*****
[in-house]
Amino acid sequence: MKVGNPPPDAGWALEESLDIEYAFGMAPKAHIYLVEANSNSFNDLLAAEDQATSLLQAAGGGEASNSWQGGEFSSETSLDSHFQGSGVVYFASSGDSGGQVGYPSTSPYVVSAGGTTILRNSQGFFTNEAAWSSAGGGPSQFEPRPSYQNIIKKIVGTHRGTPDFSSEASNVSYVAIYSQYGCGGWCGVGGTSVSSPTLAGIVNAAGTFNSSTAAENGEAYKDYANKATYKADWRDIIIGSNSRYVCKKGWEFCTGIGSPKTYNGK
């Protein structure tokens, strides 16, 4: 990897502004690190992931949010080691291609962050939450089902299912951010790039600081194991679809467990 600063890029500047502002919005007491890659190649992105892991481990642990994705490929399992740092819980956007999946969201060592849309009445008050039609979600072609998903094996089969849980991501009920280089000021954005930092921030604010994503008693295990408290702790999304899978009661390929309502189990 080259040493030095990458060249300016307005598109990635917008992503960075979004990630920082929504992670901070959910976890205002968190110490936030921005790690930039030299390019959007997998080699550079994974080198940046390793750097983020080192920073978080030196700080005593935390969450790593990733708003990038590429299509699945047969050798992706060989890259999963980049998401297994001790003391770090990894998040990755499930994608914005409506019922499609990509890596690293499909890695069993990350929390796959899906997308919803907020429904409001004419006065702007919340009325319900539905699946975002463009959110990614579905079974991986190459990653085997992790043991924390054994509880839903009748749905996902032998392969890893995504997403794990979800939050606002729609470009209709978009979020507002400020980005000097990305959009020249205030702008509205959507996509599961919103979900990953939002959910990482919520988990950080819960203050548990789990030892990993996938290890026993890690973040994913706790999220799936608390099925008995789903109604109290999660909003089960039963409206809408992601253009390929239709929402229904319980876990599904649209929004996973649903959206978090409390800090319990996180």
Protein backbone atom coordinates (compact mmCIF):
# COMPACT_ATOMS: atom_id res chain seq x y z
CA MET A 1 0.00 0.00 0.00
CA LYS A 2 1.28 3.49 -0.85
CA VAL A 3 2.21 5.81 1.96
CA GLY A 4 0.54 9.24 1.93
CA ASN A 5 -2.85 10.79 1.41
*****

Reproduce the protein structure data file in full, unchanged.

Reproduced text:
[in-house]
Amino acid sequence: MKVGNPPPDAGWALEESLDIEYAFGMAPKAHIYLVEANSNSFNDLLAAEDQATSLLQAAGGGEASNSWQGGEFSSETSLDSHFQGSGVVYFASSGDSGGQVGYPSTSPYVVSAGGTTILRNSQGFFTNEAAWSSAGGGPSQFEPRPSYQNIIKKIVGTHRGTPDFSSEASNVSYVAIYSQYGCGGWCGVGGTSVSSPTLAGIVNAAGTFNSSTAAENGEAYKDYANKATYKADWRDIIIGSNSRYVCKKGWEFCTGIGSPKTYNGK
């Protein structure tokens, strides 16, 4: 990897502004690190992931949010080691291609962050939450089902299912951010790039600081194991679809467990 600063890029500047502002919005007491890659190649992105892991481990642990994705490929399992740092819980956007999946969201060592849309009445008050039609979600072609998903094996089969849980991501009920280089000021954005930092921030604010994503008693295990408290702790999304899978009661390929309502189990 080259040493030095990458060249300016307005598109990635917008992503960075979004990630920082929504992670901070959910976890205002968190110490936030921005790690930039030299390019959007997998080699550079994974080198940046390793750097983020080192920073978080030196700080005593935390969450790593990733708003990038590429299509699945047969050798992706060989890259999963980049998401297994001790003391770090990894998040990755499930994608914005409506019922499609990509890596690293499909890695069993990350929390796959899906997308919803907020429904409001004419006065702007919340009325319900539905699946975002463009959110990614579905079974991986190459990653085997992790043991924390054994509880839903009748749905996902032998392969890893995504997403794990979800939050606002729609470009209709978009979020507002400020980005000097990305959009020249205030702008509205959507996509599961919103979900990953939002959910990482919520988990950080819960203050548990789990030892990993996938290890026993890690973040994913706790999220799936608390099925008995789903109604109290999660909003089960039963409206809408992601253009390929239709929402229904319980876990599904649209929004996973649903959206978090409390800090319990996180």
Protein backbone atom coordinates (compact mmCIF):
# COMPACT_ATOMS: atom_id res chain seq x y z
CA MET A 1 0.00 0.00 0.00
CA LYS A 2 1.28 3.49 -0.85
CA VAL A 3 2.21 5.81 1.96
CA GLY A 4 0.54 9.24 1.93
CA ASN A 5 -2.85 10.79 1.41